greed c film4

Source: SPIP/Film4


The Greek government has approved a rise in the country’s cash rebate incentive for film and TV productions from 35% to 40%, in efforts to further entice international projects.

The increase is expected to come into play within the next couple of months.

On top of the rise, there will also be an acceleration of the application process and payback of the rebate to further entice intenrational producers and allow productions to plan accordingly, according to government officials.

Once the amended legislation has been voted and approved by parliament, which is expected to be July, the 40% cash rebate will apply to eligible expenses incurred in Greece for feature films, documentaries, TV drama series, animation films and digital games. Until it has been approved, applications are considered on the 35% basis, confirmed the Hellenic Film Commission.

The incentive has already proven popular thanks to the low minimum eligible Greek expenditure of €100,000 for feature films and documentaries and €30,000 for TV series per episode, with no cap per project.

Greece has already resumed local productions and is expected to open to international productions in the next few months. “We are ready to welcome back foreign shoots here,” said Vasiliki Diagouma, communications director at the National Centre of Audiovisual Media and Communication (Ekome), which administers the incentive. “We are already processing applications and we believe the majority of foreign shoots will take place in September.”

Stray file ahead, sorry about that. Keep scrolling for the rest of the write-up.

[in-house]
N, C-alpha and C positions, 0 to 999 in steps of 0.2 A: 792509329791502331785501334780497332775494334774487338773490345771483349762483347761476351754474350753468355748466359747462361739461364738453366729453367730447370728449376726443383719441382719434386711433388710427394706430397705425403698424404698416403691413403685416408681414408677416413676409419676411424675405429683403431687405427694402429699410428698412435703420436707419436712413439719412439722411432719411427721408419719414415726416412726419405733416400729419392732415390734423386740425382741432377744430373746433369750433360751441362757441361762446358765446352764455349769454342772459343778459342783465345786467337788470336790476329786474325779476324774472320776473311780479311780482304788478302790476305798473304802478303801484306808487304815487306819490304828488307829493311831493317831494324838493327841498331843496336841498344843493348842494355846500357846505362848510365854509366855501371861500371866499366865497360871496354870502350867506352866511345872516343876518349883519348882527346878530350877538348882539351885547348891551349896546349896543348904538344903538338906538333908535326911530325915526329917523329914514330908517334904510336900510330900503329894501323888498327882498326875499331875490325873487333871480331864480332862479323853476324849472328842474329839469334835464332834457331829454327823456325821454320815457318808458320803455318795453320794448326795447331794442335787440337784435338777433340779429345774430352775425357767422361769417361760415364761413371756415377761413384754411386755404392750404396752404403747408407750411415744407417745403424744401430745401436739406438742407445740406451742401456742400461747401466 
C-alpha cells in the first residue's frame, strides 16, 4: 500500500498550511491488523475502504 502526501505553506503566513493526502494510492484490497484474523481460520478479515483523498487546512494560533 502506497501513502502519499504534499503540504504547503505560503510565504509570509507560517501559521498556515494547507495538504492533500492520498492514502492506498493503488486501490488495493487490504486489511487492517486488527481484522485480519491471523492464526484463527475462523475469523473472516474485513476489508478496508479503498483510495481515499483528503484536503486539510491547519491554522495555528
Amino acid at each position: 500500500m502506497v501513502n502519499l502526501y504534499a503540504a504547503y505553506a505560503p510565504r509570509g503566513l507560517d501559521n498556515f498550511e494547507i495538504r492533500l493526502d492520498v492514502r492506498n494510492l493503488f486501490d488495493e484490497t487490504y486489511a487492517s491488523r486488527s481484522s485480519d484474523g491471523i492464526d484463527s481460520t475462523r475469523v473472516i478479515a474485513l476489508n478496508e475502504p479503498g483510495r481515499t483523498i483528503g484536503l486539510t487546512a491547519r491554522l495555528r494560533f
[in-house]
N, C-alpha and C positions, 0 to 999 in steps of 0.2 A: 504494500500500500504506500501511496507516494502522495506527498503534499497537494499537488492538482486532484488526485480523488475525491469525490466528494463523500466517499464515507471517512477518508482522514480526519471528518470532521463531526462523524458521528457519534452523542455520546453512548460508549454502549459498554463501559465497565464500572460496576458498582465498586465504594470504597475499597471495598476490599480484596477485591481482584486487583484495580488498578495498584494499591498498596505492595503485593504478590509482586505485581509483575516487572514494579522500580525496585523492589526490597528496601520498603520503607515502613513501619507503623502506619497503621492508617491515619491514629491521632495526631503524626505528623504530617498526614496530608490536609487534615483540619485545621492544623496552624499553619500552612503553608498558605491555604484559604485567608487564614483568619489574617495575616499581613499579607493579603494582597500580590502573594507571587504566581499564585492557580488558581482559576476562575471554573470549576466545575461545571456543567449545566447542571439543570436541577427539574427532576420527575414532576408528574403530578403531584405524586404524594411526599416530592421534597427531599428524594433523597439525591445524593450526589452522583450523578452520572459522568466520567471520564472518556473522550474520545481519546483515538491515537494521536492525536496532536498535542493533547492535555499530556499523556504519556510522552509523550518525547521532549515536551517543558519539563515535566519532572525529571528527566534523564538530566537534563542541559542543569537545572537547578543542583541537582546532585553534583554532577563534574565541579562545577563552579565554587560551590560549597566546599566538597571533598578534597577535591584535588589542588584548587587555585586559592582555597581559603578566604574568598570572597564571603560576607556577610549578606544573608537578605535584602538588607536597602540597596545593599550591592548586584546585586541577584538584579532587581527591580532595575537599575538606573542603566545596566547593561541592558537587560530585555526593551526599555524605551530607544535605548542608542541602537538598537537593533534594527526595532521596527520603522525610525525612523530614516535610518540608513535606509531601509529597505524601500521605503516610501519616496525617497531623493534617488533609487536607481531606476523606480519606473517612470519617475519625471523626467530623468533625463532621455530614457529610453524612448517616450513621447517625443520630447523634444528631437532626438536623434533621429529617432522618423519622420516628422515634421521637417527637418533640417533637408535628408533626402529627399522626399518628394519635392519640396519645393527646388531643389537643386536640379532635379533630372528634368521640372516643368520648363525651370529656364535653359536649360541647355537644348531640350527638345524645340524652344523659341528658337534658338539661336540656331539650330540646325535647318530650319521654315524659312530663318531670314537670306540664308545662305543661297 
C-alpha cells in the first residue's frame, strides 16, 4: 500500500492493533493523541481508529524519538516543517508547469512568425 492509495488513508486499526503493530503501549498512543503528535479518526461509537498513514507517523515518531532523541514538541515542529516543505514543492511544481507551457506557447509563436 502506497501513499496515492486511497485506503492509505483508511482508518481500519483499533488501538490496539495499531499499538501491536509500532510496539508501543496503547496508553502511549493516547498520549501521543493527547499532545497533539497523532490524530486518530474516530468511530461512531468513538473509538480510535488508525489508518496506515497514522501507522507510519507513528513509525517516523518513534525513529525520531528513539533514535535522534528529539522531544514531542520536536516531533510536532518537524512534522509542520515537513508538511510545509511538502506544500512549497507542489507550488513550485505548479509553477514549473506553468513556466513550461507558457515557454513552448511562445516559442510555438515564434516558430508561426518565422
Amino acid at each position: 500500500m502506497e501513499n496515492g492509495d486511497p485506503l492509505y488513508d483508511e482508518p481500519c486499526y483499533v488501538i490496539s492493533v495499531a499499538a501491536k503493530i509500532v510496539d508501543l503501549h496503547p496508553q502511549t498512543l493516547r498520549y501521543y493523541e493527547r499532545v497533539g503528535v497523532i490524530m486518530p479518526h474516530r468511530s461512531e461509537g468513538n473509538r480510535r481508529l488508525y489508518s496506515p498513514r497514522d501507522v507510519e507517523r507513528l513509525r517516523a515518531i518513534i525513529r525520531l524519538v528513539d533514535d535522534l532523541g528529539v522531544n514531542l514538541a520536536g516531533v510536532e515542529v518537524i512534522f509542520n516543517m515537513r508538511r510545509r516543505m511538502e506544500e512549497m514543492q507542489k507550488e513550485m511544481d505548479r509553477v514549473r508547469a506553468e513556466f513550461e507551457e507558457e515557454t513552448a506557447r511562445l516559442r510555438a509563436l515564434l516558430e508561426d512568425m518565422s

Forthcoming projects include Ruben Ostlund’s Triangle Of Sadness, starring Woody Harrelson, which had originally been planned for a late April shoot but is now set for early July. Plus, Francois Uzan’s On Sourit Pour La Photo (literally Say Cheese), a France-Greece co-production between Radar Films, Unagi Films and Fenia Kossovitsa of Greek outfit Blonde.

International productions to have previouslky accessed the incentive include Michael Winterbottom’s Greed, starring Steve Coogan, produced by his Revolution outfit with backing from Sony Pictures Entertainment and Film4. 

This story first appeared in Screen’s sister publication KFTV.